After appellant-plaintiff's employment with Georgia Farm Bureau Mutual Insurance Company was terminated, he filed suit against appellee-defendants and alleged that they had tortiously interfered with his employment contract. The case was tried before a jury. At the close of appellant's evidence, the trial court directed a verdict in favor of all appellees. It is from the grant of the motions for directed verdict that appellant brings this appeal.
Construed in the light most favorable to appellant, the evidence, insofar as it is relevant to an action for tortious interference with contractual relations, is as follows: After being placed on six-months' probation for having failed to complete his paper work in a timely manner, appellant requested that additional secretarial help be provided to him. In response to that request, appellee Herrington was hired. Although she was employed to assist appellant, appellee Herrington was not under his supervisory authority. An atmosphere of tension quickly developed between appellant and appellee Herrington. This clash of personalities was a factor in their superiors' increasing impatience with the overall situation in the office. The presence of employees' family members in the office was another. Appellant was eventually placed on indefinite probation and informed that family members of employees were not permitted in the office and that, in the event his family business caused any further disruptions of his official business, his services would be immediately terminated. Subsequently appellant's wife came to the office to assist him with his paper work, as she had previously done. Appellee Herrington complained about the presence of appellant's wife in the office and stated that she neither needed nor wanted his wife interfering in her work. Although appellant had allowed his wife to return to the office in violation of his earlier instructions, he was not immediately terminated but was offered a transfer to another office at a lower-level position. Appellant rejected this transfer offer and his employment was then terminated.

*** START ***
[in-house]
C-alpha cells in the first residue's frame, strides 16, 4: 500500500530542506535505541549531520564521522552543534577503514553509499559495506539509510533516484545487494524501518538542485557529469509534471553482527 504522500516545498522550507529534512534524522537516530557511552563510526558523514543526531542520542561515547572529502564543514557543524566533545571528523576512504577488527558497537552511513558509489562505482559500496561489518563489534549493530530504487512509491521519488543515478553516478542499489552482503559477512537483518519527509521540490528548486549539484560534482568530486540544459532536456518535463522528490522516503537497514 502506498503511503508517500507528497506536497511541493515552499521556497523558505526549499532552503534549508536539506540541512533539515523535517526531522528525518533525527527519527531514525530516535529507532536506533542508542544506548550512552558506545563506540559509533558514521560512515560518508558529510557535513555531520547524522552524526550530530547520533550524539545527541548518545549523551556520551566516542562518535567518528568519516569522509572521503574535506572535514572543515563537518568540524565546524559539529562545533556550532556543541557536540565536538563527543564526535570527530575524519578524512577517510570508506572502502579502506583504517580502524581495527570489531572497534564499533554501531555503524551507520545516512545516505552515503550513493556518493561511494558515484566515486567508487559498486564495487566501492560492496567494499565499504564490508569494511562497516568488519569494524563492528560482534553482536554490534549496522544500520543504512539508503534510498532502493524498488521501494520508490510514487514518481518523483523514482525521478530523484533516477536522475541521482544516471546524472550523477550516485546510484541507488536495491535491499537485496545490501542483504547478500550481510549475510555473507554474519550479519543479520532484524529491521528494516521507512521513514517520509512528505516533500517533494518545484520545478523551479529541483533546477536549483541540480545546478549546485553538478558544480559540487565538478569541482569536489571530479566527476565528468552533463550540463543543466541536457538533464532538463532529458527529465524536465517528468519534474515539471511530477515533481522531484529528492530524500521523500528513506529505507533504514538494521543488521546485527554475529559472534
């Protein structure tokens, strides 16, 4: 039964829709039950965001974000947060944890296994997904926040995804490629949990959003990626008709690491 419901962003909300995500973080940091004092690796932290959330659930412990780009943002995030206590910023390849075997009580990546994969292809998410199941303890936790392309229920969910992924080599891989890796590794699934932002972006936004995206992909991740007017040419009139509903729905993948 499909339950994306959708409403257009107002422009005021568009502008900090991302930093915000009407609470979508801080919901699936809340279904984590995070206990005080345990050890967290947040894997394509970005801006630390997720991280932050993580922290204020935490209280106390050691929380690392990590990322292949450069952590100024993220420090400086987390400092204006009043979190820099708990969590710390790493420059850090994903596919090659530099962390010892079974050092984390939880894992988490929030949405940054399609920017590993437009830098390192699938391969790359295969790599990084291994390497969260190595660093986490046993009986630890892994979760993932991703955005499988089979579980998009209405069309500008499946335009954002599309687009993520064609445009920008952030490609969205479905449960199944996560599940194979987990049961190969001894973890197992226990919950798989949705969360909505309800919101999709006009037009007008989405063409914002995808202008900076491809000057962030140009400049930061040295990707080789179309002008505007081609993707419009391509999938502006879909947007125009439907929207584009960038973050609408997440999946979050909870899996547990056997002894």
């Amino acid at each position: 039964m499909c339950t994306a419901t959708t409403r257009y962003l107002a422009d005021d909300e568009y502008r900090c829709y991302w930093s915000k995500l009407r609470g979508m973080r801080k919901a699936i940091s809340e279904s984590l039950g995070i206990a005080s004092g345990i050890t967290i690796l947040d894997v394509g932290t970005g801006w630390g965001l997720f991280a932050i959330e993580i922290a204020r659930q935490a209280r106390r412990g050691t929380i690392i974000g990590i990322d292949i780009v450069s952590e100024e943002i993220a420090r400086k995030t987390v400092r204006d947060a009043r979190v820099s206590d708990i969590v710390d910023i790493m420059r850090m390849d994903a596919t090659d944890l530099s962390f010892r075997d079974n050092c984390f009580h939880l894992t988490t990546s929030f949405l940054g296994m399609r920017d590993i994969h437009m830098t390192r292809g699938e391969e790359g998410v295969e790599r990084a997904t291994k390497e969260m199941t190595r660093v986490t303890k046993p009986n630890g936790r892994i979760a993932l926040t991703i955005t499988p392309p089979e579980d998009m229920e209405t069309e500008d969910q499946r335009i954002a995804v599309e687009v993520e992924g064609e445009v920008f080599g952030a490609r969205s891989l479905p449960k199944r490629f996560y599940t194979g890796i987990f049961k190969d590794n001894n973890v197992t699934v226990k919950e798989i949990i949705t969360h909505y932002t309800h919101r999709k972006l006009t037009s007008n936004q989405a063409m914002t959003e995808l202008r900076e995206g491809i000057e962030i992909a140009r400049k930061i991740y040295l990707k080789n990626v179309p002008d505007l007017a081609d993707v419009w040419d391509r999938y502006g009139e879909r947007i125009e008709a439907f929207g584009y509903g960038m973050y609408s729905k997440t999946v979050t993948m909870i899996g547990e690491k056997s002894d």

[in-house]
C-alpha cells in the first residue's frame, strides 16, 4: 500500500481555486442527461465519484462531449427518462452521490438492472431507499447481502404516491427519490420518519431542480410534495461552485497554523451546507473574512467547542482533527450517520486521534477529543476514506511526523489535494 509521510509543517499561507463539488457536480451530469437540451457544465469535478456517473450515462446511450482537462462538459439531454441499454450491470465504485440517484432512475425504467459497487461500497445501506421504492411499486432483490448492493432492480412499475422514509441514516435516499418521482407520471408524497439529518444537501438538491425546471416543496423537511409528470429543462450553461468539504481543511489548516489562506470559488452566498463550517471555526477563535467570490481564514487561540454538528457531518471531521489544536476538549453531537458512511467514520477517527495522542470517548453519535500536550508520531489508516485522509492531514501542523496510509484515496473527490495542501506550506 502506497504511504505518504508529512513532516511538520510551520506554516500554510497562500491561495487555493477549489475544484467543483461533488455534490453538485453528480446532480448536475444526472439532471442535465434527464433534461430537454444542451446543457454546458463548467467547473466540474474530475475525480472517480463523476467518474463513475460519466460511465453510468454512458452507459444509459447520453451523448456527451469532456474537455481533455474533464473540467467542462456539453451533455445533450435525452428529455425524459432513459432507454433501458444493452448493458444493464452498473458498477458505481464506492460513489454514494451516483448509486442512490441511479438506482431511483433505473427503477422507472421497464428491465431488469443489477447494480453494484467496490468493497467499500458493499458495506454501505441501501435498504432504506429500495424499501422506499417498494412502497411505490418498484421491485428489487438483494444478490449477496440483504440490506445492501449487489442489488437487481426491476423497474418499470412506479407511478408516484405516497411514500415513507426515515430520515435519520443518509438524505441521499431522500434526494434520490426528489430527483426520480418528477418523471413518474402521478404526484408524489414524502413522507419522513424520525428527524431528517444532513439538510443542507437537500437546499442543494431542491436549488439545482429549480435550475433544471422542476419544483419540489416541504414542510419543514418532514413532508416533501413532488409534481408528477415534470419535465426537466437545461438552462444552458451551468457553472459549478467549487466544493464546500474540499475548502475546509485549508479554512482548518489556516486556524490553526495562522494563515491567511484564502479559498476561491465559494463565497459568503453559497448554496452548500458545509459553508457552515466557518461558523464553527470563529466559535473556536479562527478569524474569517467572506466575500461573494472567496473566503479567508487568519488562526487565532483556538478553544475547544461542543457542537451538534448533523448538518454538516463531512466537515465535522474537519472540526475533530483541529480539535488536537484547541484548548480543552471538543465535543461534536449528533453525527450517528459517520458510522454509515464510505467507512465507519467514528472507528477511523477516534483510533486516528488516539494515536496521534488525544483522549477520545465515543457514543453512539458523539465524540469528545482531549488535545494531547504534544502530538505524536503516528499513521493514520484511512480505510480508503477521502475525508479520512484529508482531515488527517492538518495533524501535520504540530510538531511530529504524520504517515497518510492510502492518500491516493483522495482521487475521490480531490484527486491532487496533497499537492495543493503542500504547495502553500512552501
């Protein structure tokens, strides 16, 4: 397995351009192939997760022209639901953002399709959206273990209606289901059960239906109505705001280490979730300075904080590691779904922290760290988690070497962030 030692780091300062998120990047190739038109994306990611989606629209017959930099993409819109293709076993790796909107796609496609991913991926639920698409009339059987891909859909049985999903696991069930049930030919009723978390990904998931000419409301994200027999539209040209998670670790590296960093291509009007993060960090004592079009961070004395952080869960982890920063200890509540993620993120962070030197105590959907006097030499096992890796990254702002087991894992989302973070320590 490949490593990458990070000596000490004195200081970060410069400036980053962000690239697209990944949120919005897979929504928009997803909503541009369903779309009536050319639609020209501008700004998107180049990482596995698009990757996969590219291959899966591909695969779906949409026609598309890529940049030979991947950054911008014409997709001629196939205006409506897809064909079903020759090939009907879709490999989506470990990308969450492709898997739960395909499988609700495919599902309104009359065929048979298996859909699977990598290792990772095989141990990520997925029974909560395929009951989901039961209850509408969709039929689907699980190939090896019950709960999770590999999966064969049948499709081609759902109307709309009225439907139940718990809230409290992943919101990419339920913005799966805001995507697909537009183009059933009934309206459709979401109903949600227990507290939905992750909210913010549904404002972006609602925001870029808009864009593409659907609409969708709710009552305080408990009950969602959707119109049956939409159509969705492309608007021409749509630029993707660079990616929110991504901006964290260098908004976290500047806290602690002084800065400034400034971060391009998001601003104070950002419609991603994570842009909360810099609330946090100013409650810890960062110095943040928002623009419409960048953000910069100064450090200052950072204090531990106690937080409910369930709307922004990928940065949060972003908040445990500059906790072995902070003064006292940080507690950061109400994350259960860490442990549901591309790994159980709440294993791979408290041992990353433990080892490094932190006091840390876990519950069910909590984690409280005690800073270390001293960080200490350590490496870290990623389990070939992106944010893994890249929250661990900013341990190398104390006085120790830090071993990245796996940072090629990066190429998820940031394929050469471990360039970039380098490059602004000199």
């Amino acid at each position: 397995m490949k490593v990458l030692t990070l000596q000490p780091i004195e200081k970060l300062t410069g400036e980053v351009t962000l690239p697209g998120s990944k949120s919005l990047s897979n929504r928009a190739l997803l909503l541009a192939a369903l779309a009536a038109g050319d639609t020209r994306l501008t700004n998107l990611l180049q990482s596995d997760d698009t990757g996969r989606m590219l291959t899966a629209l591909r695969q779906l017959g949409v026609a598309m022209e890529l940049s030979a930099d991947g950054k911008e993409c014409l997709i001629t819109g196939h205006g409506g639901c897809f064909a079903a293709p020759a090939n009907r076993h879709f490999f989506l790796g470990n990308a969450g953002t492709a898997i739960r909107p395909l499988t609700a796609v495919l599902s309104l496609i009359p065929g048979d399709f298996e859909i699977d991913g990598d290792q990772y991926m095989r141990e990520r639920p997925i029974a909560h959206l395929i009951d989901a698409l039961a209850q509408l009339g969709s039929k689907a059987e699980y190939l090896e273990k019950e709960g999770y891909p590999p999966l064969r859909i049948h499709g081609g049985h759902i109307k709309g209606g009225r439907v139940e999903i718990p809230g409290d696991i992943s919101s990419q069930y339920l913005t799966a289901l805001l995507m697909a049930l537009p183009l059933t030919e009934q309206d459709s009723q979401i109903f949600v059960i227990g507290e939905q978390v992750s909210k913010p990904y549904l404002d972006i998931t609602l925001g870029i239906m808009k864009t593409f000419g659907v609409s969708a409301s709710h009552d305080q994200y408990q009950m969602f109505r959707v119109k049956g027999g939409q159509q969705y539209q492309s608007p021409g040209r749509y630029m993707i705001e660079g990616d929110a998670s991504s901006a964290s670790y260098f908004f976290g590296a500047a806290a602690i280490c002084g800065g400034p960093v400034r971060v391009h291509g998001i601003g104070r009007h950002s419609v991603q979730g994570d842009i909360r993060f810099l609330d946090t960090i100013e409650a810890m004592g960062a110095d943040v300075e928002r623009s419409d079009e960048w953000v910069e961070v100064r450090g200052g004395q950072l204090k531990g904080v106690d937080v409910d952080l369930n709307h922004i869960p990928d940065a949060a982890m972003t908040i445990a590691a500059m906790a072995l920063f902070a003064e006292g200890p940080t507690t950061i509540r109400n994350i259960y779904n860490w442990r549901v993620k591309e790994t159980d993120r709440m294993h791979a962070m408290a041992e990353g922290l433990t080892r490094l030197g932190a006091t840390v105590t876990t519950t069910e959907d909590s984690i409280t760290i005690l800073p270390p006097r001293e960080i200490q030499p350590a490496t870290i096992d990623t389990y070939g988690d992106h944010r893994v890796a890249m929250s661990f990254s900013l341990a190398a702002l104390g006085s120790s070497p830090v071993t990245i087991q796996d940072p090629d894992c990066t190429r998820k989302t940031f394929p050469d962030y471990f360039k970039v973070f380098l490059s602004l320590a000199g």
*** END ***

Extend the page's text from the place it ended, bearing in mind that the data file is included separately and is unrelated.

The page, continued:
Several appellees are the directors of the local Farm Bureau who participated in the decision to discharge appellant. As to them, the undisputed evidence shows that their participation in appellant's discharge occurred within the scope of their supervisory authority and in the course of their employment. Henson v. American Family Corp., 171 Ga. App. 724
, 729-30 (4) (321 SE2d 205
) (1984); Sacks v. McCrory, 160 Ga. App. 430
, 431 (1) (287 SE2d 292
) (1981). Such impatience with and animosity toward appellant as they may have exhibited related only to his violation of official policy and to his inability to correct other perceived problems in the office. They had the right to enforce official policy and to deal with those problems which appellant was unable to correct. They clearly had the right to protect their business and "there is nothing to controvert the appellees' showing that they acted in what they believed to be the best interests of the business and without malicious intent." Johnson v. Auto/Mend, 183 Ga. App. 311
, 312 (359 SE2d 10
) (1987). Accordingly, as to these appellees, the trial court correctly granted a directed verdict.